Will New Tip Regulations Matter?

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Did you know that new labor rules went into effect on Saturday that are supposed to more clearly define how tips should be distributed to restaurant workers? They did! (Restaurateurs actually have until March to comply, but they'll be responsible for retroactively paying additional wages from the first of the year.) So they're in place. But will they make a difference?

Though the new regulations aim to clarify how tips should be handled and divided among restaurant employees, they're still fuzzy enough that somebody's going to end up feeling cheated at the end of the night. Maybe the bartender who serves drinks to the dining room but is only making tips off of service directly at the bar? Maybe the busser who had an insane night, but whose job entitles him to a lesser percentage of the tip pool? Even a New York state labor standards investigator admits to the Times, "A lot of this arises from custom and tradition ... if you're looking for perfect logic in this, it isn't there."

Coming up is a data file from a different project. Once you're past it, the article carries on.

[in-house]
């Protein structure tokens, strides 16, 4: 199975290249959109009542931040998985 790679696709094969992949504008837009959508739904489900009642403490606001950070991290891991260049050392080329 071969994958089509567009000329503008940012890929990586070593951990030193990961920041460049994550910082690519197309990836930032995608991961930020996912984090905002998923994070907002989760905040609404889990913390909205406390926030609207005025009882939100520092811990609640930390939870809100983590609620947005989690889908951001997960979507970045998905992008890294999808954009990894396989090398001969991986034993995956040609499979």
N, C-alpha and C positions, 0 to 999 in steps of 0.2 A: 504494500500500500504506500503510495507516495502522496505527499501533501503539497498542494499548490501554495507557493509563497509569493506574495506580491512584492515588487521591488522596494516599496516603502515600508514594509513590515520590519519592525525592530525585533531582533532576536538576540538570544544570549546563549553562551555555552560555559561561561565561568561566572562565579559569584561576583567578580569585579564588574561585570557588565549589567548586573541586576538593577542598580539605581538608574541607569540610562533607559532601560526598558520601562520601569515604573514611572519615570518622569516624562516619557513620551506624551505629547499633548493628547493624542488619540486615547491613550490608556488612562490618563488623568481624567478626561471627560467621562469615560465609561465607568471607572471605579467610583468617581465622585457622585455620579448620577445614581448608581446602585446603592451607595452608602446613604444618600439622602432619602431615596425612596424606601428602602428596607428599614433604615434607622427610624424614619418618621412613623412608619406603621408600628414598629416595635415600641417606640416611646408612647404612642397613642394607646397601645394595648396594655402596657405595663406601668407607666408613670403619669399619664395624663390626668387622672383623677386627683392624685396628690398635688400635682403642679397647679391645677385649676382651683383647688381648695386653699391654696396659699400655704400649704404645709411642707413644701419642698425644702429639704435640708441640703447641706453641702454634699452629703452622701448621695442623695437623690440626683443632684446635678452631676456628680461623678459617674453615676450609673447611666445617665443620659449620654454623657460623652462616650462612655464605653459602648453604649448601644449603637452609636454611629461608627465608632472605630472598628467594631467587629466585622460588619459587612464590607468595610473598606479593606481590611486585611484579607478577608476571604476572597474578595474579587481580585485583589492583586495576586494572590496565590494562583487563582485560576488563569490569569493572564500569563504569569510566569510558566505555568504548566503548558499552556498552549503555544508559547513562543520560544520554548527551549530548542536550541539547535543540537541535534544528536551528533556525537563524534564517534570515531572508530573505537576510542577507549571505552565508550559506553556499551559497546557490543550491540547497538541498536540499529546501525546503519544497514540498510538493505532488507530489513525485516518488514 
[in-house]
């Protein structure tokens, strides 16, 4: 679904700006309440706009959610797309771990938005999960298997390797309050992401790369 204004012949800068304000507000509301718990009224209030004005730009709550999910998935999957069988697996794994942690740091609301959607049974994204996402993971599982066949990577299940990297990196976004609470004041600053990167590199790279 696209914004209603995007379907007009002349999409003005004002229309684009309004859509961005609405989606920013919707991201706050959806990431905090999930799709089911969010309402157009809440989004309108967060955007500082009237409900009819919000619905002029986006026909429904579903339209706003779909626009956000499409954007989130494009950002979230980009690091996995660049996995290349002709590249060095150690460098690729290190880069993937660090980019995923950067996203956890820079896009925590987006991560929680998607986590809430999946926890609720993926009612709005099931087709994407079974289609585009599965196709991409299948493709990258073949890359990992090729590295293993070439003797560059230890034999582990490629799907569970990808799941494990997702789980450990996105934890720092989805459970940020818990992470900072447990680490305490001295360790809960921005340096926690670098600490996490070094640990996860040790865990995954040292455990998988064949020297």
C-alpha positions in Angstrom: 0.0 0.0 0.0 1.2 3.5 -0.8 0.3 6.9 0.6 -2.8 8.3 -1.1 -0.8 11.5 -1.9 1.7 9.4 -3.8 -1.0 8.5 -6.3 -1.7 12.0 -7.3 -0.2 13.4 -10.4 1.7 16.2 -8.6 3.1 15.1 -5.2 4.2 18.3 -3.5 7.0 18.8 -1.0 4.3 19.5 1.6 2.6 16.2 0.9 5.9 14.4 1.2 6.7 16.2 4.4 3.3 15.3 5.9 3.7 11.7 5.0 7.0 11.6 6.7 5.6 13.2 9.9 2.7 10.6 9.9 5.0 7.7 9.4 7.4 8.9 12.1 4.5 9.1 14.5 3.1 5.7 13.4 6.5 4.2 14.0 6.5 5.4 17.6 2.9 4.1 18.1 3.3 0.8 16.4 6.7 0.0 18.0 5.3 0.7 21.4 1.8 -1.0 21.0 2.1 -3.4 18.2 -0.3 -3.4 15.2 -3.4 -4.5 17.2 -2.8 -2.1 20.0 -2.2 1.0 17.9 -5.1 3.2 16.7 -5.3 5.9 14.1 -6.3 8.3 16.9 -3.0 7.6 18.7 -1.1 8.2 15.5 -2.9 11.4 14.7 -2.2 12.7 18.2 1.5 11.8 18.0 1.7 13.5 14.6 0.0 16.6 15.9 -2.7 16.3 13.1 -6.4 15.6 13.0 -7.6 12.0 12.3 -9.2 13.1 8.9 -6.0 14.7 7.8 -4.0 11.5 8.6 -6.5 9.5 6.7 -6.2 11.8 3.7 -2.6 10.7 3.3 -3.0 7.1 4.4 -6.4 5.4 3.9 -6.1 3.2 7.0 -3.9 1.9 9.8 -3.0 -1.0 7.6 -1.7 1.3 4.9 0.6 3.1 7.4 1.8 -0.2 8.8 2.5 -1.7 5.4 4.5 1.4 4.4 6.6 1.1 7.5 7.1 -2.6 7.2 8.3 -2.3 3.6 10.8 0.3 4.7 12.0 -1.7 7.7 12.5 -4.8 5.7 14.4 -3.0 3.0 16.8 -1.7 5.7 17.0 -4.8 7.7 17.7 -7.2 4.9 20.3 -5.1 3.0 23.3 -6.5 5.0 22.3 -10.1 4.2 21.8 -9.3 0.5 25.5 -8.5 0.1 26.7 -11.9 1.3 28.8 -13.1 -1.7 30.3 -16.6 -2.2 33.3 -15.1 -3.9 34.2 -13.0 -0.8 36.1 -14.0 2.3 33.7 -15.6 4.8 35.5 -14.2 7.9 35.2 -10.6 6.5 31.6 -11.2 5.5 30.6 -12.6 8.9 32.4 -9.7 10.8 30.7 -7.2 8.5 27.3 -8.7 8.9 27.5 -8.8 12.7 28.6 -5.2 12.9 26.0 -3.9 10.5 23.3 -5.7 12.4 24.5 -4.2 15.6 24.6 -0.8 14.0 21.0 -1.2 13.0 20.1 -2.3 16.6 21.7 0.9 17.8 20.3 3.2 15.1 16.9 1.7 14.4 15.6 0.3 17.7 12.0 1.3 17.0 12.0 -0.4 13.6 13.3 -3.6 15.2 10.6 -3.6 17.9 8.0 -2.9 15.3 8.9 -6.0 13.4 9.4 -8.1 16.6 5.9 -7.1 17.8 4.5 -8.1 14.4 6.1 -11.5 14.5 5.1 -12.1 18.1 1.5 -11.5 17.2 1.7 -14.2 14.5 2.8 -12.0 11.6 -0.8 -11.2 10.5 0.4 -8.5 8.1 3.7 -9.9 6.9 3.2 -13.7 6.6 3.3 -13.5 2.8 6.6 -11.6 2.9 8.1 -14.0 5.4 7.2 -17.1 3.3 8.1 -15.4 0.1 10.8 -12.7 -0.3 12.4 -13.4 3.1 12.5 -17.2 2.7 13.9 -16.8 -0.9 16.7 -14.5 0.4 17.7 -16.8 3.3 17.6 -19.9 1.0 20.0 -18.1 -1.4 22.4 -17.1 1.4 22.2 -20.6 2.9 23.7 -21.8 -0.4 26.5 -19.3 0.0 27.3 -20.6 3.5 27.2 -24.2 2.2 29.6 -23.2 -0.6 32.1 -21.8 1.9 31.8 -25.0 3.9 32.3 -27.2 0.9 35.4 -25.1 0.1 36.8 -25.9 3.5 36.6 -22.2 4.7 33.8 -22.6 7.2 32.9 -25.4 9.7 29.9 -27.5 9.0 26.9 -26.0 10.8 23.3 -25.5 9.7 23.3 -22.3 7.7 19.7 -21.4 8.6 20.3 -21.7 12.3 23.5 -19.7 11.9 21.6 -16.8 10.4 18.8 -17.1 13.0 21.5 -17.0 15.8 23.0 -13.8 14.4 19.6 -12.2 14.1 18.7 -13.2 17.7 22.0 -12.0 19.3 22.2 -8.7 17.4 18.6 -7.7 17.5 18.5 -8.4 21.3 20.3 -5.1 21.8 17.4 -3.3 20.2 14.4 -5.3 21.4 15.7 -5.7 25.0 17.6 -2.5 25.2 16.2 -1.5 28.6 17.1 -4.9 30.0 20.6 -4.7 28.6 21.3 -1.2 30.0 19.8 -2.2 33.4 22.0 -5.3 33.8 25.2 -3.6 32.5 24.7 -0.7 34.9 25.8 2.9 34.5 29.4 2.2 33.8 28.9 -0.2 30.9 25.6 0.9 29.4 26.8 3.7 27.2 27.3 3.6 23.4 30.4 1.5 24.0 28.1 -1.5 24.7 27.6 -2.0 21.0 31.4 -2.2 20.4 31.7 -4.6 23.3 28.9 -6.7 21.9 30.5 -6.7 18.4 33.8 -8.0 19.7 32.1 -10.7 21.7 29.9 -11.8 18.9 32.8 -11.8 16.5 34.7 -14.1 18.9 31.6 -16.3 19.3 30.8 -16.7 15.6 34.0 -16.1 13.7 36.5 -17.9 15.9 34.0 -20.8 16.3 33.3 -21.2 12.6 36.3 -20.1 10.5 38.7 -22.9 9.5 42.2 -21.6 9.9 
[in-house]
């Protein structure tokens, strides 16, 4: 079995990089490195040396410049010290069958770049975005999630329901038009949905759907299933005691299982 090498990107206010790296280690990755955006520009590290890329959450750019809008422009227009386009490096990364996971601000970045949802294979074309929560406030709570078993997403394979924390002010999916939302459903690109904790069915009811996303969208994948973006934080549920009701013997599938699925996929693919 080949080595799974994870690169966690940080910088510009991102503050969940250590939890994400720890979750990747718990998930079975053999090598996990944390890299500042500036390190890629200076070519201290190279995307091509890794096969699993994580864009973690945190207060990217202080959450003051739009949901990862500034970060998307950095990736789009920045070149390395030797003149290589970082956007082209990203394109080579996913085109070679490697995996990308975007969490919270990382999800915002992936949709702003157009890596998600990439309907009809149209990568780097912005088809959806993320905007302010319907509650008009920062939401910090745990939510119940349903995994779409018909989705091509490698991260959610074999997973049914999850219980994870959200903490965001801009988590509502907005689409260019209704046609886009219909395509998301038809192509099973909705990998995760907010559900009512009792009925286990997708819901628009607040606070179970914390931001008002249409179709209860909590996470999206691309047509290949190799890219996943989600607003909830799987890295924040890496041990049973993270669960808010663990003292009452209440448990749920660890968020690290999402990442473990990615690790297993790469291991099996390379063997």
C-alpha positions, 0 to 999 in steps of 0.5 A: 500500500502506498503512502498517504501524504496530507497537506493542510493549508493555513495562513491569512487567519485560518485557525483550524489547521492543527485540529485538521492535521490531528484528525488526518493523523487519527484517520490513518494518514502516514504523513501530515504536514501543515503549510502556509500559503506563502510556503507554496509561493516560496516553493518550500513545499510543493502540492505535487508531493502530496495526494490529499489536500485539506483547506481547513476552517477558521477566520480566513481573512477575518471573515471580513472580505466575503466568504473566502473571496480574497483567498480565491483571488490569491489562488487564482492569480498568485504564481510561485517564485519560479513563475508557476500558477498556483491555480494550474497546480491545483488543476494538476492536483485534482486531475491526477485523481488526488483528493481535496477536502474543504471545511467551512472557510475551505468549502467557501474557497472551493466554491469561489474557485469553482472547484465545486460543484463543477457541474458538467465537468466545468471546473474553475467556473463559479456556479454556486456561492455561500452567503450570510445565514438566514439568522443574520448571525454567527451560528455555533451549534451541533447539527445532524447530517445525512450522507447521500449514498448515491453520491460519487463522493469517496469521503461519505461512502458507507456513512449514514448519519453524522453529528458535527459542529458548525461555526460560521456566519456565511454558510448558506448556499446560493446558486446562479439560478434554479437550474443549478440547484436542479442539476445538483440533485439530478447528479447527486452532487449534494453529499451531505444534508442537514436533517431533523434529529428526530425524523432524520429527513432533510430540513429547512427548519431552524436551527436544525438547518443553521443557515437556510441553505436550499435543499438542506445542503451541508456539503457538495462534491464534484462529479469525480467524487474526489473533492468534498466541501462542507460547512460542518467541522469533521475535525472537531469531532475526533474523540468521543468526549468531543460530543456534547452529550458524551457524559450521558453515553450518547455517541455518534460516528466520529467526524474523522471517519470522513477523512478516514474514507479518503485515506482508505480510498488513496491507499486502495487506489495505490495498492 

So, again, will the new regulations make a difference? (And will they put an end to tip-related lawsuits?) And more important: Will we finally be able to have our bar tab transferred to the dining room and be certain that we should or should not be leaving a separate tip for the bartender? (For the record: We usually do.) Or is the state just kind of putting into writing many of the practices that are already in place today?

New Rules Impose Systems for Sharing of Tips [NYT]